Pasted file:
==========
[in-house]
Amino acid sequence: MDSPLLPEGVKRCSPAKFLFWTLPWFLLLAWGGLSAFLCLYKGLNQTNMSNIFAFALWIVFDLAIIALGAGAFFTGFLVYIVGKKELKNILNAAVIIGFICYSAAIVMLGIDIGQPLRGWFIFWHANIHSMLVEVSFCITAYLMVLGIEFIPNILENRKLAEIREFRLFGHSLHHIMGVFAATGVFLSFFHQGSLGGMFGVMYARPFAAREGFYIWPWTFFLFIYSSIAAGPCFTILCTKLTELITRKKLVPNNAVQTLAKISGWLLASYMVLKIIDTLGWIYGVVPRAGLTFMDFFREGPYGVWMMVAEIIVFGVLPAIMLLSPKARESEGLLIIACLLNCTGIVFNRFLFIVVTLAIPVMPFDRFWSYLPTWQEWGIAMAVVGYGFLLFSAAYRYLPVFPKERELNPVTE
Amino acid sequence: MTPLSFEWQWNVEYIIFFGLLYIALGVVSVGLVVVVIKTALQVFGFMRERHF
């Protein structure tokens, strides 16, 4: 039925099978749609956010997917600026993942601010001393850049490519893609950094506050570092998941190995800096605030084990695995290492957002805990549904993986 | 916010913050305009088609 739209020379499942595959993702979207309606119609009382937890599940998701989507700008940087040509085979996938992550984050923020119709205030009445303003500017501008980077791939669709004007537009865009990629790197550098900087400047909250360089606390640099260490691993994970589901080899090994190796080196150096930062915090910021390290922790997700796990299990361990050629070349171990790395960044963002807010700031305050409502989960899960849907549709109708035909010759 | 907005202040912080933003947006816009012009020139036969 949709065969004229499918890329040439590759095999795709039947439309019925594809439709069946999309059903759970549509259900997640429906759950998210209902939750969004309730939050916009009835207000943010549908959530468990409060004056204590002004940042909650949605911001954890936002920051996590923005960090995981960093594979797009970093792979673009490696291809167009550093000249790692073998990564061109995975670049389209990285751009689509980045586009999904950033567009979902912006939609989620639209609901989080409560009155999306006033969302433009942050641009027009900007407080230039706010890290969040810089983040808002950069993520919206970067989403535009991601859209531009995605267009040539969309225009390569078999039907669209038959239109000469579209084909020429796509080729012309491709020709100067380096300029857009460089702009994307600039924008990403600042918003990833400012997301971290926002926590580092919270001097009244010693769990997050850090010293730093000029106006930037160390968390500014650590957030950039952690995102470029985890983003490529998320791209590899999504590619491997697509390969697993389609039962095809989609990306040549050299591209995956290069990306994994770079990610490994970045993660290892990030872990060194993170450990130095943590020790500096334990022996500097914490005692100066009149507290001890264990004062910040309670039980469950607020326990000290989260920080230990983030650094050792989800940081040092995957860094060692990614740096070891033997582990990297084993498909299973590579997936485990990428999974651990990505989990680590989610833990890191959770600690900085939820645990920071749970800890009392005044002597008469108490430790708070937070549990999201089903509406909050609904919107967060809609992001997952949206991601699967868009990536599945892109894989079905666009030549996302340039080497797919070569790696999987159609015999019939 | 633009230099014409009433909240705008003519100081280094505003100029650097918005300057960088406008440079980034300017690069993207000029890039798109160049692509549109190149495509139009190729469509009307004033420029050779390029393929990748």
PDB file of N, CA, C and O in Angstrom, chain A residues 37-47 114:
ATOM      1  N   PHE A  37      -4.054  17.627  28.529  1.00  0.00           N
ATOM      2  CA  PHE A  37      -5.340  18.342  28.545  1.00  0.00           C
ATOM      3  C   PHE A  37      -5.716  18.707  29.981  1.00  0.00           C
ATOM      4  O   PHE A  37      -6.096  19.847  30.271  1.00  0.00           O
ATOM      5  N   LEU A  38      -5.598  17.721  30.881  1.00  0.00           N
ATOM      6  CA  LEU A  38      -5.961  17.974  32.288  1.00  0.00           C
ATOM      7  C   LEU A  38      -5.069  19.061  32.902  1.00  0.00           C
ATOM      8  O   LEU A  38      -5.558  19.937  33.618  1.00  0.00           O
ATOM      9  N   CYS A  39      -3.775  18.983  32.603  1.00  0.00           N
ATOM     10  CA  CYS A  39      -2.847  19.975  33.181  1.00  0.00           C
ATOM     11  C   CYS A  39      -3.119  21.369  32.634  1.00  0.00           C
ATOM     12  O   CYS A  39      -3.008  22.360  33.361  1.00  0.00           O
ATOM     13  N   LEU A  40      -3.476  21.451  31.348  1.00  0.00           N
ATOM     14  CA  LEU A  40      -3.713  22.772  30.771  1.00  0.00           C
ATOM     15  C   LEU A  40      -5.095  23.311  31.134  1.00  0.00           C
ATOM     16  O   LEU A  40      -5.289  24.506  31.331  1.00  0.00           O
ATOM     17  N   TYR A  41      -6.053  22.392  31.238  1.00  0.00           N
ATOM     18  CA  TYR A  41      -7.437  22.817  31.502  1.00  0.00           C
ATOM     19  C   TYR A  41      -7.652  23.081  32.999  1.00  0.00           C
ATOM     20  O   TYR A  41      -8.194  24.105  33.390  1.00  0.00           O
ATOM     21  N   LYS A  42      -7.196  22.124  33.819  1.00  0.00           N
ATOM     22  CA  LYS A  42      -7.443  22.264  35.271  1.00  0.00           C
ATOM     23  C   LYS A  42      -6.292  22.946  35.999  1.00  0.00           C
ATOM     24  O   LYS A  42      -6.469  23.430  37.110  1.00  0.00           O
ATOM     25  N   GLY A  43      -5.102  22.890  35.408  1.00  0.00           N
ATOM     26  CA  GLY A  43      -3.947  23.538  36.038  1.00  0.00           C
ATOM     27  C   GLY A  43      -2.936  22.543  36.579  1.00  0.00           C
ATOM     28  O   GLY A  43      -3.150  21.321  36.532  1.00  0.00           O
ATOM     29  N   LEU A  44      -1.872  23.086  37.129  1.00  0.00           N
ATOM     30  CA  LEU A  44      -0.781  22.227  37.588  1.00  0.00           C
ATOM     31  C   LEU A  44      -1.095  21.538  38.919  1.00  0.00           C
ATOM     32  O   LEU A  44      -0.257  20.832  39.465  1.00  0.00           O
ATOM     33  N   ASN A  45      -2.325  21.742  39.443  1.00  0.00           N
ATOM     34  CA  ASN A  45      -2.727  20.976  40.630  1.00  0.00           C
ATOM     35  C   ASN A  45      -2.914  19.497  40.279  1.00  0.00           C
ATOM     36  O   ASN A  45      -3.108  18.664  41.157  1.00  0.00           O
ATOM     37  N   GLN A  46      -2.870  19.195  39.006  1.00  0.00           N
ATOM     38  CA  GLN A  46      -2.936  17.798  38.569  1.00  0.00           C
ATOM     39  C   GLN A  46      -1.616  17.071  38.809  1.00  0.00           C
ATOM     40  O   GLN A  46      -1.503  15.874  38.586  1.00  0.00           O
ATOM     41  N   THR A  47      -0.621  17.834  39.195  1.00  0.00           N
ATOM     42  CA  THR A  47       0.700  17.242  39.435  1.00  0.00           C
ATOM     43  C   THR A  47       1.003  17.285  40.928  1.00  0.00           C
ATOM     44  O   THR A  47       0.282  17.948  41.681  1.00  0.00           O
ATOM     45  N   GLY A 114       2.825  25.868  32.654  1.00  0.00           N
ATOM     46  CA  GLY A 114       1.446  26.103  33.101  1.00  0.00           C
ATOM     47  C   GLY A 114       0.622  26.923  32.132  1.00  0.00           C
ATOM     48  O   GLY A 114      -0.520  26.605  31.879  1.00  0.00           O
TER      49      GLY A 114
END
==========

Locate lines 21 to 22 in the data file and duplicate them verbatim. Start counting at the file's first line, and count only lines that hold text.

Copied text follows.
ATOM     16  O   LEU A  40      -5.289  24.506  31.331  1.00  0.00           O
ATOM     17  N   TYR A  41      -6.053  22.392  31.238  1.00  0.00           N